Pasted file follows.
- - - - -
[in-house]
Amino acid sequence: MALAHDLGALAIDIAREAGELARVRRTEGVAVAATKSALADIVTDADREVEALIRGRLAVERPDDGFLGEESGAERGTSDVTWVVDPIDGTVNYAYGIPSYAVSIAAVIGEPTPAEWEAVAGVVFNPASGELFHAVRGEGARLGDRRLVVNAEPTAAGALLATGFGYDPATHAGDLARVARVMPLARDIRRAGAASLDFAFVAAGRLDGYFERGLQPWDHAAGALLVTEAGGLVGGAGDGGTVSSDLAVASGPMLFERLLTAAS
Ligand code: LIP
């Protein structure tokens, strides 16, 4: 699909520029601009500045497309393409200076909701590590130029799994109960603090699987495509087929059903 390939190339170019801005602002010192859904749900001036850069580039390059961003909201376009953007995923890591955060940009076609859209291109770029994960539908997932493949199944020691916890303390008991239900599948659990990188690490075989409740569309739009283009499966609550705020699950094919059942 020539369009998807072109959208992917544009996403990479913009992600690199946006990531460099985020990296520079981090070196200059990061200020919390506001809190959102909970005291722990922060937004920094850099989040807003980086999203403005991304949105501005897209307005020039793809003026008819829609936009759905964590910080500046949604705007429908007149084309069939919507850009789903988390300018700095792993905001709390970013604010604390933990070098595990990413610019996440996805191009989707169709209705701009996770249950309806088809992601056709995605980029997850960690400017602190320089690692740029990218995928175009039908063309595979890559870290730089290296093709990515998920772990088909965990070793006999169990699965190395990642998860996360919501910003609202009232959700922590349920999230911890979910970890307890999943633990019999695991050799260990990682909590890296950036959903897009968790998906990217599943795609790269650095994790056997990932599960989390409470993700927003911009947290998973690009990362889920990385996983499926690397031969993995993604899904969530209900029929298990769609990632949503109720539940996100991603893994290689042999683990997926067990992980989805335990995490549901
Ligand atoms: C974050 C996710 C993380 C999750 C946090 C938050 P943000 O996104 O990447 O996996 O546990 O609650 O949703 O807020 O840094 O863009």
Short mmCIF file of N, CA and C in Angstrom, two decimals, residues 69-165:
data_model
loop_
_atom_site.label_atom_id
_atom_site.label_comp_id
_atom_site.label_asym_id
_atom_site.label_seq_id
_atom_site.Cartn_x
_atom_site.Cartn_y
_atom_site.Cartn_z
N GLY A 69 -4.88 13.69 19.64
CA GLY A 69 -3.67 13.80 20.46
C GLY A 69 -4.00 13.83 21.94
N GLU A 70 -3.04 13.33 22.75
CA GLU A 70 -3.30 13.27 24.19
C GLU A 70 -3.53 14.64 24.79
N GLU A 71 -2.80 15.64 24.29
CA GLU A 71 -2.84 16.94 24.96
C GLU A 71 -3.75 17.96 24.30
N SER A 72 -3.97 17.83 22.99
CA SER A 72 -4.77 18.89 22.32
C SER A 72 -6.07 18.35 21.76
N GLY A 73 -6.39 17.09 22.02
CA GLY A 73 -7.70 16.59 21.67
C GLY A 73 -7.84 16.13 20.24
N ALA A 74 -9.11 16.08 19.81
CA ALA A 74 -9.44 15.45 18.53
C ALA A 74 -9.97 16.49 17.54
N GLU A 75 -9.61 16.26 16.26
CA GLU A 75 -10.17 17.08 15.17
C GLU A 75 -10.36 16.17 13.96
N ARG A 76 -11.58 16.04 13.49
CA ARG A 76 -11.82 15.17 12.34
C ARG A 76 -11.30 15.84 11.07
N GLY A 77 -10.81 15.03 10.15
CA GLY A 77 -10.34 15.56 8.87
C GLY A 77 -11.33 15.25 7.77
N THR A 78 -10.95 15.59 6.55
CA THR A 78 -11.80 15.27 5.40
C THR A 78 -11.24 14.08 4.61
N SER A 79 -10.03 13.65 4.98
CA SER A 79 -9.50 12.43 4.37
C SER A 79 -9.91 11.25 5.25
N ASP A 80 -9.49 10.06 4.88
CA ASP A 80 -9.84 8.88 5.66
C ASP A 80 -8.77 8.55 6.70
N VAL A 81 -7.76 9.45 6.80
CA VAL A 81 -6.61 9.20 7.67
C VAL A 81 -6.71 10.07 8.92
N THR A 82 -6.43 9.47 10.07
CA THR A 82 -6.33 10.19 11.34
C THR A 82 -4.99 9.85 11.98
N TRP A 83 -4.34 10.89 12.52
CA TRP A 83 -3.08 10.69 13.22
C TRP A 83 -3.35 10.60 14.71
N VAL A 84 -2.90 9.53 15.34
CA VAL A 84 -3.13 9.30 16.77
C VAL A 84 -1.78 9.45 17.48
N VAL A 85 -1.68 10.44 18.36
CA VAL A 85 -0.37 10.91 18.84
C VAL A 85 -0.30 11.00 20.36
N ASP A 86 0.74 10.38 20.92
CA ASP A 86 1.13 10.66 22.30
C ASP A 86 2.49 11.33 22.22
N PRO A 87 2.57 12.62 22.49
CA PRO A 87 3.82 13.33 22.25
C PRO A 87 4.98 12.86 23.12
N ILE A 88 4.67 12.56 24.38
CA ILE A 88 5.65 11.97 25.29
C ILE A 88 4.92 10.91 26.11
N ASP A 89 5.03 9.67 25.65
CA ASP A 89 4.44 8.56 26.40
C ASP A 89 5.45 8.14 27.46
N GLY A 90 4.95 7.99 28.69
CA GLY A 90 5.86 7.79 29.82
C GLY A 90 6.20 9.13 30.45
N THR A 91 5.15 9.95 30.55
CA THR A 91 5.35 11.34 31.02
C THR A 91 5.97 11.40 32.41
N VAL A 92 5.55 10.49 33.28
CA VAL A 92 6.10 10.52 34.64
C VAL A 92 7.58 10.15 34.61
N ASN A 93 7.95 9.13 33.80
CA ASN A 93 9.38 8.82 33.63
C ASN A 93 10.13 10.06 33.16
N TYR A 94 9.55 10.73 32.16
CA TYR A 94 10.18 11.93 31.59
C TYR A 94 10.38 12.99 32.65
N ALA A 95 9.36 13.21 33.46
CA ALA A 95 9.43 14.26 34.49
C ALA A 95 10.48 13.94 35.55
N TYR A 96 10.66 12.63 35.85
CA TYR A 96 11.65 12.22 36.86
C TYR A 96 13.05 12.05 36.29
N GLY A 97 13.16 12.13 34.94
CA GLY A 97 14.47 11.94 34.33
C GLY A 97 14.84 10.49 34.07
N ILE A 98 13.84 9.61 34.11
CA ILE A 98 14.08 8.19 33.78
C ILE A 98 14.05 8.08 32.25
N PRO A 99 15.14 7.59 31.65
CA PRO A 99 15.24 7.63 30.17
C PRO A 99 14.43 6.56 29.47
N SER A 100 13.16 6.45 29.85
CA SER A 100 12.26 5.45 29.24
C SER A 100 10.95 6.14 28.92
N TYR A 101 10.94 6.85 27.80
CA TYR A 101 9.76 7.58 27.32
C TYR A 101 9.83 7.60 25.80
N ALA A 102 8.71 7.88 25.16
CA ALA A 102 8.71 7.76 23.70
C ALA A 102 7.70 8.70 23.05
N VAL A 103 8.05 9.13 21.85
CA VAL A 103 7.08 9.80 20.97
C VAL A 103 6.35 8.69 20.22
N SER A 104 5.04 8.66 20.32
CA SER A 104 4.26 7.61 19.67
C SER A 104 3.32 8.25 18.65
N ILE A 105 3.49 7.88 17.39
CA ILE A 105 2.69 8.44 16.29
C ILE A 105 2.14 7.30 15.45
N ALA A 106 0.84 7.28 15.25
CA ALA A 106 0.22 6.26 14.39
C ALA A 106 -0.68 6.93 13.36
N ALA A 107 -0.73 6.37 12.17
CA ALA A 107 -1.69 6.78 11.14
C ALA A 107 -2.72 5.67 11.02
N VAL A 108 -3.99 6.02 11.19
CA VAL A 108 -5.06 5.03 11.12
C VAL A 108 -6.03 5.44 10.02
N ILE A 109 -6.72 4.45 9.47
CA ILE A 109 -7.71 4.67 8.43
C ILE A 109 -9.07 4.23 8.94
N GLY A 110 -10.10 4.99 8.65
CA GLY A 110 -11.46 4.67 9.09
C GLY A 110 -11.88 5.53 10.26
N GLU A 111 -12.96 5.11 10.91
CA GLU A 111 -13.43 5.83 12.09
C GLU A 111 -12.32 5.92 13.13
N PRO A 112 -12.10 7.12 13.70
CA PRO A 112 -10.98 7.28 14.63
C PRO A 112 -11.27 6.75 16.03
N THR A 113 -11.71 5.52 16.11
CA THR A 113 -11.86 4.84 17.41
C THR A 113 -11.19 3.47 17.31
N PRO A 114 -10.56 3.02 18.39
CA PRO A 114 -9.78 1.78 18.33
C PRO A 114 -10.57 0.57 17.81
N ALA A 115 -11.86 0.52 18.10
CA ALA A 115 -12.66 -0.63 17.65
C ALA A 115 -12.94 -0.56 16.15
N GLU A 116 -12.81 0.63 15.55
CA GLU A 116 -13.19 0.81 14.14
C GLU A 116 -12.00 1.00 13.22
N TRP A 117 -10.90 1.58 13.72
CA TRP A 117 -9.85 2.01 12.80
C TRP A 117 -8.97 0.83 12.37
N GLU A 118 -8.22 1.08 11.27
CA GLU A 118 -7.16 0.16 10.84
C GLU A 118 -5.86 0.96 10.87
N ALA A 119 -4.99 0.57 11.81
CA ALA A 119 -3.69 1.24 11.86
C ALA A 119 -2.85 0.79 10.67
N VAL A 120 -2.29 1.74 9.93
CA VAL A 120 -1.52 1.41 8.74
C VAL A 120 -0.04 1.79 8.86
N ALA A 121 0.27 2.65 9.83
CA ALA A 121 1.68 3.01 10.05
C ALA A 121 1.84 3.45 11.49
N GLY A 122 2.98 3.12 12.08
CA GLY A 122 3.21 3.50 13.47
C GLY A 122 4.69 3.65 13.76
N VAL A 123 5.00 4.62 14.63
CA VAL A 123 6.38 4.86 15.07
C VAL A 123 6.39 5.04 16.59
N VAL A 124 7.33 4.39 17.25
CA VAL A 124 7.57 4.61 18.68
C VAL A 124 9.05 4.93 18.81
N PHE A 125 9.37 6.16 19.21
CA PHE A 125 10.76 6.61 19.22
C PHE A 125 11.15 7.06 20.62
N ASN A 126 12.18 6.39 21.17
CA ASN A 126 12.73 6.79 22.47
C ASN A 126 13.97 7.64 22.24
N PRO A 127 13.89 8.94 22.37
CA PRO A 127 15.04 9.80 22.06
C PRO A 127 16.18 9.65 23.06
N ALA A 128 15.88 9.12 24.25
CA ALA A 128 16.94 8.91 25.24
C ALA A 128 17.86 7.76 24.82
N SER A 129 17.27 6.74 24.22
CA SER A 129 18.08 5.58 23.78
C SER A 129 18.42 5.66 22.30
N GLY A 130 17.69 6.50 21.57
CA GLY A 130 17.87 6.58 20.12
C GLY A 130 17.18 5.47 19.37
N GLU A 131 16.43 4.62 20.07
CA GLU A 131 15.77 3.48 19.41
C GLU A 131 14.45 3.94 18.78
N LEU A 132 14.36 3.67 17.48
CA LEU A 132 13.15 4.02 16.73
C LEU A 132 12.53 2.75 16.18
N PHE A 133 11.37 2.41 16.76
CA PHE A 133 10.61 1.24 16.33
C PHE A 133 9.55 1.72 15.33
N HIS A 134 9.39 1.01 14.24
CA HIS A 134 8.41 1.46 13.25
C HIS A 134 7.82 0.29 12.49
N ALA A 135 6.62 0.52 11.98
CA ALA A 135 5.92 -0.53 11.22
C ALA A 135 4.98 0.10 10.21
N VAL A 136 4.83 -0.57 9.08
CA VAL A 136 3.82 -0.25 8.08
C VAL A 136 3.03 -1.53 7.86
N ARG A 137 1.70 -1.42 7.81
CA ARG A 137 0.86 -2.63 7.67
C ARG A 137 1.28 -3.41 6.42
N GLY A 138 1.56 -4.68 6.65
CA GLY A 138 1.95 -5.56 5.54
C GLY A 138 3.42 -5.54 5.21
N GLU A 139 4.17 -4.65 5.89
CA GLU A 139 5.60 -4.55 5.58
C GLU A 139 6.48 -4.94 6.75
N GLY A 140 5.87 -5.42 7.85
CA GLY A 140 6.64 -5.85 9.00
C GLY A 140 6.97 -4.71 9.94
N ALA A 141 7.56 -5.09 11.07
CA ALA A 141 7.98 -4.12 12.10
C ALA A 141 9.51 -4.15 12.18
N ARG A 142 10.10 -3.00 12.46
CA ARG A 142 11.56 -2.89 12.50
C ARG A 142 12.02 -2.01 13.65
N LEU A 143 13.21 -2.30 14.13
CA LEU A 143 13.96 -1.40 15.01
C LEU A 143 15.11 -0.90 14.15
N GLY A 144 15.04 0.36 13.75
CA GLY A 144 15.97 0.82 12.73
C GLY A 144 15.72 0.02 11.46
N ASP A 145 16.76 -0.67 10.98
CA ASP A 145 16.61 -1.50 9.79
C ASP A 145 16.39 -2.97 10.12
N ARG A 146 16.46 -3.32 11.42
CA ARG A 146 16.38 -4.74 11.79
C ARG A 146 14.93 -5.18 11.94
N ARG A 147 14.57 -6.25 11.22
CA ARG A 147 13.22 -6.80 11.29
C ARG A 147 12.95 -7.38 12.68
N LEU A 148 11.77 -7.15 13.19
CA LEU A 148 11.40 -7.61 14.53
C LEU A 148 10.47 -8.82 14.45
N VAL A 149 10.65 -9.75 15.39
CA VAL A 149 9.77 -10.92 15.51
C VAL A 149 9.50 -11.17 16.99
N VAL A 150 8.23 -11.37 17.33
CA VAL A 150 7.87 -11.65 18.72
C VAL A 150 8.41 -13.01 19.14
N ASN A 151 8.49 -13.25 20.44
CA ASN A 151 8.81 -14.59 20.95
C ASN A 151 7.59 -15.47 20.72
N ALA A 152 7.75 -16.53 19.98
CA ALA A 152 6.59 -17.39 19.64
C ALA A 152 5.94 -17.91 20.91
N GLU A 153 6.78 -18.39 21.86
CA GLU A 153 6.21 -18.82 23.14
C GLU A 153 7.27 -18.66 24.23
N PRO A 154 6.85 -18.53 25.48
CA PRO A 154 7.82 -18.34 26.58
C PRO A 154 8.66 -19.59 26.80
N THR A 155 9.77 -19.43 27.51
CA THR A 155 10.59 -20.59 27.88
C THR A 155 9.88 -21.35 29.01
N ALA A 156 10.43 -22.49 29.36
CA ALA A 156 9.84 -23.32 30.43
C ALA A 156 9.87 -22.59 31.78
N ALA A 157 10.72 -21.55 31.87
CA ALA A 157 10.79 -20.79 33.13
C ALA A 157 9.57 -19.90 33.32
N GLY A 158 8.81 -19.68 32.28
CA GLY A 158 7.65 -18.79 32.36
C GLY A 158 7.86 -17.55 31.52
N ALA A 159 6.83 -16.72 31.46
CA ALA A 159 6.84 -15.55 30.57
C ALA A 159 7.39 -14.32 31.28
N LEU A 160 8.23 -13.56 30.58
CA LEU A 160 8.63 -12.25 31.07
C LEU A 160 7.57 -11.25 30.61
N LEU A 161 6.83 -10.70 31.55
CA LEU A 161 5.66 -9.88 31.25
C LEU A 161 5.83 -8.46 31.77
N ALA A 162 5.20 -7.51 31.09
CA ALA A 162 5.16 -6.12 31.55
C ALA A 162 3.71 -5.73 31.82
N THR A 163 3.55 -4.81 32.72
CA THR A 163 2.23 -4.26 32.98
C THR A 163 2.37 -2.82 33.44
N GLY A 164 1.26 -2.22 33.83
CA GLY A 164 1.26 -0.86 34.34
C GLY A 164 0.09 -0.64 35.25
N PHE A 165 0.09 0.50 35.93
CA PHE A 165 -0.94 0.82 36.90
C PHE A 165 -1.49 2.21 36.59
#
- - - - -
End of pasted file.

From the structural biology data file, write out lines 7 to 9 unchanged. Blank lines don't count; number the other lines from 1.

data_model
loop_
_atom_site.label_atom_id